Nigel Farage attends hustings in South Thanet – boycotted by Greens and Labour for men-only audience

Nigel Farage had trumpeted Ian Driver's absence on Twitter, calling him and Labour’s Will Scobie 'no shows'

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Indy Politics

Nigel Farage has happily taken part in a men-only hustings in Kent that was boycotted by two of his election rivals because women were not invited to attend.

The Ukip leader was watched by an 150-strong exclusively male audience on Wednesday night at the hustings for the hotly contested parliamentary seat of South Thanet. The Conservative candidate Craig Mackinlay and Liberal Democrat Russ Timpson also both attended.

The Green Party candidate Ian Driver refused to attend the event in Broadstairs, which was hosted by the Ramsgate Round Table.

Mr Driver said his principles did “not allow” him to take part in hustings that excluded women.

Mr Farage had trumpeted his absence on Twitter, calling him and Labour’s Will Scobie “no shows”, accompanied by a picture of the panel showing defaced pictures of the missing candidates in their empty seats.

“If Farage and the Round Table think standing up for women’s equality is funny and something to make joke about then I pity them,” Mr Driver wrote on his blog.

“It’s a well-known fact that Ukip and Farage are less than sympathetic to gender equality  issues, but I am very surprised and disappointed by the actions of the Round Table… their response suggests to me that they might share Ukip's testosterone-fuelled misogyny.”


The South Thanet constituency has a slight female majority but an average gender pay gap of £107 a week, he said, and women there face some of the highest rates of domestic violence in Kent.

Matt Hudson, chairman of the Round Table branch, defended the group by saying it did invite “ladies” to some events, but “not in this occasion”.

He claimed the political row has “tarnished” the body, which raises money for charity, and that Labour jumped on the “bandwagon” after Greens were first to pull out.

“We are not a sexist group in any way, shape or form and if I’m honest many of the wives are happy as they see it as way to get the men out of the house,” he added.

Mr Scobie, who is standing for Labour in South Thanet, said: “I didn’t attend because it transpired it was a male only event and I was uncomfortable with that.”

He added: “I didn’t realise this when I first accepted the invitation but subsequently pulled out. I was shocked my rivals unashamedly took part, but that’s their decision.”

According to Mr Hudson the Ukip leader came out as the winner of the hustings, according to a makeshift exit poll, despite starting with a deficit in support.

On arrival, 49 per cent of the audience showed their support for Mr Mackinlay and 16 per cent for Mr Farage. But by the end of the debate, 37 per cent backed Mr Farage while Mr Mackinlay trailed on a third of the vote.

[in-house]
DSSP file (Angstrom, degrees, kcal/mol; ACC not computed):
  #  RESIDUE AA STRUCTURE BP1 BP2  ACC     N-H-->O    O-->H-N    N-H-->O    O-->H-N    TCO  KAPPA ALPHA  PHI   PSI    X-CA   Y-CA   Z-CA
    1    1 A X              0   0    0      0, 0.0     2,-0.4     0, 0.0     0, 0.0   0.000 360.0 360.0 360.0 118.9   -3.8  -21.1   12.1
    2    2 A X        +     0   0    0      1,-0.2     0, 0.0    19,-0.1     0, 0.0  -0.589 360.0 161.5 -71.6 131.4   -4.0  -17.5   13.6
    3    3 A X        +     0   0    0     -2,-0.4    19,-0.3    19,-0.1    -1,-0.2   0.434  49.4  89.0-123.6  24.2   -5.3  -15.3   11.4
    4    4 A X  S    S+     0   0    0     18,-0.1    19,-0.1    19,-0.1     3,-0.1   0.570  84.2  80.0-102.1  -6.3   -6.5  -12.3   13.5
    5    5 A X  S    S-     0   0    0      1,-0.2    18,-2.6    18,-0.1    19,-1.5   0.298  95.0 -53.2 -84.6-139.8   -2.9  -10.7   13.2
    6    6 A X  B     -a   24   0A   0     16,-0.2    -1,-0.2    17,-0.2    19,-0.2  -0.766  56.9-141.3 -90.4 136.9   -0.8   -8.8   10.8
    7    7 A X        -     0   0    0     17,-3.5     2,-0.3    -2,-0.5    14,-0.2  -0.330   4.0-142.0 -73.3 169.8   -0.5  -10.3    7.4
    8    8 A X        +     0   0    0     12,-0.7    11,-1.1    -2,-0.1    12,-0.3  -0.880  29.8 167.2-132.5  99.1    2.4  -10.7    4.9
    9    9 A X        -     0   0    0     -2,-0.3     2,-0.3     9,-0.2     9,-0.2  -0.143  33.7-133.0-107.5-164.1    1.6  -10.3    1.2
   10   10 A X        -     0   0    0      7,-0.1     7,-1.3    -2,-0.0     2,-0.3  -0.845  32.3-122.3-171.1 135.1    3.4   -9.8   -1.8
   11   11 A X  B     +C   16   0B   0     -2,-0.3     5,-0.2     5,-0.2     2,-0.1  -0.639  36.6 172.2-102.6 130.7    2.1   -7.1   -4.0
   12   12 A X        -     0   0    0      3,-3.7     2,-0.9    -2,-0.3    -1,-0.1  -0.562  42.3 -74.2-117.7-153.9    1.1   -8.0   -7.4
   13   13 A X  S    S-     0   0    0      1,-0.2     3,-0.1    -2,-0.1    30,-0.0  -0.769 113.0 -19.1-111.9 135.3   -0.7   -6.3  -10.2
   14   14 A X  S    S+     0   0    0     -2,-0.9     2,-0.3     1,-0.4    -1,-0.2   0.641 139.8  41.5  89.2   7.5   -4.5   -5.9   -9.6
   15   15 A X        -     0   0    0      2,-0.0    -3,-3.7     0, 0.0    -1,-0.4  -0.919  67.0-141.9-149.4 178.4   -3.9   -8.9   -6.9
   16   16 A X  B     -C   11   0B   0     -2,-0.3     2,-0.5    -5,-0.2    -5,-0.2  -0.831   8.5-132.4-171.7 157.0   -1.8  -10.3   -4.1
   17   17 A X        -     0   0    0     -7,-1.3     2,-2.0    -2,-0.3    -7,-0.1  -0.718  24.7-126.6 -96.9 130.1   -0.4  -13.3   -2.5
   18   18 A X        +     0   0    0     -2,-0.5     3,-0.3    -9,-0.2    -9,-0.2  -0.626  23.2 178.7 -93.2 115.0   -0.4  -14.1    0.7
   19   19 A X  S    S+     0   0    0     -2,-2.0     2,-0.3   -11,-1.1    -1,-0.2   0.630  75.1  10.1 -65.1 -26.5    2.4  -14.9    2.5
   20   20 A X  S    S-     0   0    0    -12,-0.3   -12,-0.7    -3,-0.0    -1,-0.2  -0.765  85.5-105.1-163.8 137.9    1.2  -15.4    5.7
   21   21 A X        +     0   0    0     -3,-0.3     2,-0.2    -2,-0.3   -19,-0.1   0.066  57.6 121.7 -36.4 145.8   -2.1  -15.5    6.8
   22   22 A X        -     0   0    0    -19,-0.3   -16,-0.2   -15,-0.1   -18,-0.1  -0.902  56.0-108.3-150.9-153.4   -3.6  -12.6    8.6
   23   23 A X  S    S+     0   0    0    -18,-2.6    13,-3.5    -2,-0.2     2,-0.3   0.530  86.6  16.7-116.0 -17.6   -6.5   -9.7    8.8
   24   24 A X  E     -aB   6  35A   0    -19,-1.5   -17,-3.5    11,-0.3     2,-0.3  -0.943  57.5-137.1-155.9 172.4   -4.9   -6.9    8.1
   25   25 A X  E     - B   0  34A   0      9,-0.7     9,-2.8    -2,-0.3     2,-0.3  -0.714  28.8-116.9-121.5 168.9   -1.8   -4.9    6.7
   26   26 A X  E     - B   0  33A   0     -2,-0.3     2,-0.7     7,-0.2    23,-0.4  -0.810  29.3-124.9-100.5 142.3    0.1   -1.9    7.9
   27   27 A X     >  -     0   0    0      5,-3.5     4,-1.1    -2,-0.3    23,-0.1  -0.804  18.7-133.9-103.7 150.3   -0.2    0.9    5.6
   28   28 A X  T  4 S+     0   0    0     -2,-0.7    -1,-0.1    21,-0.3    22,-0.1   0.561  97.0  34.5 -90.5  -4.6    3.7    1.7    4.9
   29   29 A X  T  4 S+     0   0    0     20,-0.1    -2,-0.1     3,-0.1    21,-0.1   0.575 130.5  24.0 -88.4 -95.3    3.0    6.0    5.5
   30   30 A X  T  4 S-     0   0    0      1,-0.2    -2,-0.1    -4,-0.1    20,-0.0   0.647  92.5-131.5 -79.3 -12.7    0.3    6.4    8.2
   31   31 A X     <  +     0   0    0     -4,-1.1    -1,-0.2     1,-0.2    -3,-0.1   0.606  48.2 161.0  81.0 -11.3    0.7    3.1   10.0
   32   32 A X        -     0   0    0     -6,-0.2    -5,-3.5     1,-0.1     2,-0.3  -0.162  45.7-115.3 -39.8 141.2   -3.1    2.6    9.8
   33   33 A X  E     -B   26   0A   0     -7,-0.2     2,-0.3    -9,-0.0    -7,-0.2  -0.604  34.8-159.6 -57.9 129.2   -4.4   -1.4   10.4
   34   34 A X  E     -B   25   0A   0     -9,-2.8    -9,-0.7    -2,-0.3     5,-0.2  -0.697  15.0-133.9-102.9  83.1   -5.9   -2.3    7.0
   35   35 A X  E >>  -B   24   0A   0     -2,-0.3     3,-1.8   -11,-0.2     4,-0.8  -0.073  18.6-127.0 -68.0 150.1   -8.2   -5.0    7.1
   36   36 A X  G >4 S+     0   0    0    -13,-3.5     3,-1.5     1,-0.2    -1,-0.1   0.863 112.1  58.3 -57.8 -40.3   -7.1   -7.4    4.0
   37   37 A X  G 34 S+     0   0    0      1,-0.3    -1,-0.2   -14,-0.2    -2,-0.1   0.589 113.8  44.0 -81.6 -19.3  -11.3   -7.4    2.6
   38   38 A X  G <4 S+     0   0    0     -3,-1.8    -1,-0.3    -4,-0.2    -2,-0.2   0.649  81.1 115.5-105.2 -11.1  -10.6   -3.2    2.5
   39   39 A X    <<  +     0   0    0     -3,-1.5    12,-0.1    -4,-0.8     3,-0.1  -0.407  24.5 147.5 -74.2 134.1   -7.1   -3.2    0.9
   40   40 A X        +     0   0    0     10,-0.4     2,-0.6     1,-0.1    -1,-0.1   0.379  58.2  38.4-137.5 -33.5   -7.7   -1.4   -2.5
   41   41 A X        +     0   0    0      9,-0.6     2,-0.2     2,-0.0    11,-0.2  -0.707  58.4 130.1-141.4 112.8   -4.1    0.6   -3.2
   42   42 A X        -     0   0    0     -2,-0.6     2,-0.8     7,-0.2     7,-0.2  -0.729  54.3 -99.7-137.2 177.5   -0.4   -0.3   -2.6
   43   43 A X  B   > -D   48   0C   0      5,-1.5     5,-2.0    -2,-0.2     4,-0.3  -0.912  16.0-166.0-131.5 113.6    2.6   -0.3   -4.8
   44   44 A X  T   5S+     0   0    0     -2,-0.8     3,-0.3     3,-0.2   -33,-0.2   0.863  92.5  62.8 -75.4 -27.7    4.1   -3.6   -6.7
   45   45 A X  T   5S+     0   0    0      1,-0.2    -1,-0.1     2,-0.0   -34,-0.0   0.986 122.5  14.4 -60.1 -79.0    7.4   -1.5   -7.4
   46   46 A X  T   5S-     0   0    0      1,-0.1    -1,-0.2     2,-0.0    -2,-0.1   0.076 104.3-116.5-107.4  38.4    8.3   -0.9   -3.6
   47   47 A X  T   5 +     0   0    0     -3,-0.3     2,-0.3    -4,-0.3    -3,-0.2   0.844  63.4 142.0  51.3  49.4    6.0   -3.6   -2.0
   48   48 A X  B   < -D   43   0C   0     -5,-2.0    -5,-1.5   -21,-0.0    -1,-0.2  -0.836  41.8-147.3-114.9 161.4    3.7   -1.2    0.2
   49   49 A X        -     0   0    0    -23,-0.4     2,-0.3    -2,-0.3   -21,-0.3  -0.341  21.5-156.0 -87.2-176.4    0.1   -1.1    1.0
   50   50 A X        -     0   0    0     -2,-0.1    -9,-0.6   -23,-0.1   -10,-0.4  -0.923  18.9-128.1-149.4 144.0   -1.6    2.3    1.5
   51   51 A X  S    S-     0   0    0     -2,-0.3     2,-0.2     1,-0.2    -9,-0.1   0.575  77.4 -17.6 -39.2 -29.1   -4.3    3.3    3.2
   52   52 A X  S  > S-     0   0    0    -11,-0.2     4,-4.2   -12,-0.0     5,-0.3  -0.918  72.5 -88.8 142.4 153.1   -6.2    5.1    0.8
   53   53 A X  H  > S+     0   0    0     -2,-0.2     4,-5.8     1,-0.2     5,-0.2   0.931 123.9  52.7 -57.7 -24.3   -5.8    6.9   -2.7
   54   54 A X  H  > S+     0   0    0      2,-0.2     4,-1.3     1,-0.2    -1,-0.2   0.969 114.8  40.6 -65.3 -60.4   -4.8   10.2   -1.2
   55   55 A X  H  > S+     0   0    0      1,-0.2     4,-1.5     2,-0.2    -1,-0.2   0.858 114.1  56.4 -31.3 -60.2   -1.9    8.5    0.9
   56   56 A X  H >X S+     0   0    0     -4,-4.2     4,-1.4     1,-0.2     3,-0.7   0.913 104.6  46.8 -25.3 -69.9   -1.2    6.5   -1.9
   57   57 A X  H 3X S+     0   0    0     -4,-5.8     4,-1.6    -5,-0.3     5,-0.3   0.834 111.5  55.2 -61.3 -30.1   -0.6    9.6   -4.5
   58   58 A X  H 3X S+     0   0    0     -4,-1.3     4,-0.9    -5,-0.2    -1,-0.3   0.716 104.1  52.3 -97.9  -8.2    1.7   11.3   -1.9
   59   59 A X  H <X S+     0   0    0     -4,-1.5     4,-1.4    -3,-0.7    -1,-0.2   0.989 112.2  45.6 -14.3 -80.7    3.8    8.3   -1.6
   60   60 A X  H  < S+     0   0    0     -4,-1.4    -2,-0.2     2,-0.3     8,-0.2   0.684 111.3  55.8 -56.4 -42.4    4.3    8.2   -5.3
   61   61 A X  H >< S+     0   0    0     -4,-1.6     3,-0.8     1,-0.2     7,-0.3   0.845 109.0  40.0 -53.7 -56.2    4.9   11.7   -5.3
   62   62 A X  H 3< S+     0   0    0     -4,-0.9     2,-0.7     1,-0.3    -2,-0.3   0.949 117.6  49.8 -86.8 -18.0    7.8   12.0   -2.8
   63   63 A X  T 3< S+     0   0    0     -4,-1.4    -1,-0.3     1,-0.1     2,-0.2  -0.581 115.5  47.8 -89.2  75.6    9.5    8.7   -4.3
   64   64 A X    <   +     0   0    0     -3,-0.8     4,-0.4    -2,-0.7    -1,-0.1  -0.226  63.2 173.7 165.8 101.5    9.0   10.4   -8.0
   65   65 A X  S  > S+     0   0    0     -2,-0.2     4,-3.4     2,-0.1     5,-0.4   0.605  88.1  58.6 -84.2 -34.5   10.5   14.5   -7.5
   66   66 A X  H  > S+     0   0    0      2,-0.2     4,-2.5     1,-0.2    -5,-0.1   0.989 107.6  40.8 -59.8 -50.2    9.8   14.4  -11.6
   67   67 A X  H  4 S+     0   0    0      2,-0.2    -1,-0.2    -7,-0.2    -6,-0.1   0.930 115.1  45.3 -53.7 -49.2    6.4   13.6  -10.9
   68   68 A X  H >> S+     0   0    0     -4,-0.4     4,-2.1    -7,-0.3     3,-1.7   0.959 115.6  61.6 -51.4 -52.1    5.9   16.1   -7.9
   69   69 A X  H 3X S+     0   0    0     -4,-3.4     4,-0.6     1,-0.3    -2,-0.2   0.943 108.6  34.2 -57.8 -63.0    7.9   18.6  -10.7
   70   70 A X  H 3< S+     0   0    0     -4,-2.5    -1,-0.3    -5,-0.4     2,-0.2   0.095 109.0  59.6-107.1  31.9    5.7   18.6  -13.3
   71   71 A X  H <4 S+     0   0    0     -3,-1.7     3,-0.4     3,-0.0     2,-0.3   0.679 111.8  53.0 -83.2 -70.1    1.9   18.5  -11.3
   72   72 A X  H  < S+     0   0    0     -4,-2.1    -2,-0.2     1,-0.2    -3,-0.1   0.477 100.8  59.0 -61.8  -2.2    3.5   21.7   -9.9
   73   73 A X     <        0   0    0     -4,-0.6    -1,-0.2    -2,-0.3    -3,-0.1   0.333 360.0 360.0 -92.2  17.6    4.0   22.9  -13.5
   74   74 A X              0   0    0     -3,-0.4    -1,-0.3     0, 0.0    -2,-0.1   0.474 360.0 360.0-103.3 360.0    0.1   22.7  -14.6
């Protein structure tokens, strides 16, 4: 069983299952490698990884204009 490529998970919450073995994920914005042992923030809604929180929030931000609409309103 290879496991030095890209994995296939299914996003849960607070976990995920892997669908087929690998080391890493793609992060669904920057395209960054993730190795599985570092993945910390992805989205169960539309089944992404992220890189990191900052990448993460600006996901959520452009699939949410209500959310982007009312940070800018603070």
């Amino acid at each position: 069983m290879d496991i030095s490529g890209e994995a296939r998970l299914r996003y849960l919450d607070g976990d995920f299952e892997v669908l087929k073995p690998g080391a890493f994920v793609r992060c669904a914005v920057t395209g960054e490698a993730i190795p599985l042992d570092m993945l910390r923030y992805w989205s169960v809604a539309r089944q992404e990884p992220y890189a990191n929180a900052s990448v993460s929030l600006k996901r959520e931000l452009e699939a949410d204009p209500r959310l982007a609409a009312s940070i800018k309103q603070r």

Mr Mackinlay, himself a former Round Table member, said he had not realised it was an all-male event. He said: “I believe in having hustings with a broad spectrum of people and encourage a broad debate with everyone in society.”

“It’s a bit of a storm being whipped up. Round Table is a fantastic organisation that’s done a lot for charity. On that night we raised £700 for the local RNLI so it might even save a life.”

The group was founded in Norwich in 1927 and is open to men aged between 18 and 45. It has a sister organisation, the Ladies Circle, which was founded five years later for women. However, there is not a Ladies Circle attached to the Broadstairs branch of the group.

A spokesperson for Nigel Farage said: “We accepted the invite as it was one of the first offers of hustings that came in. Had the Women’s Institute or Ladies Circle sent an invite last October, they would have been accepted too.

“Those complaining about Round Table are playing identity politics because they were too chicken to show up.”

It is the latest in a long line of controversies around Ukip and women voters, with the leader himself admitting that his party had a “blokeish” image, adding: “What do you want me to do? Go sell flowers?”

"I am not going to pretend to reach out to female voters or voters of all different denominations. We're one country, we're one people and this party is making huge progress," Mr Farage said in October.

“The problem with female voters and Ukip is that, over the last five to 10 years, at times, on a very bad day, we've looked a bit blokeish, a bit like a rugby club on a day out and I'm probably the most guilty person of all... the pub and everything else. It's true, it was a very male dominated party in every aspect.”

Former Ukip MEP Godfrey Bloom survived almost a year in the party after famously calling a room of women “sluts” at the party’s 2013 conference.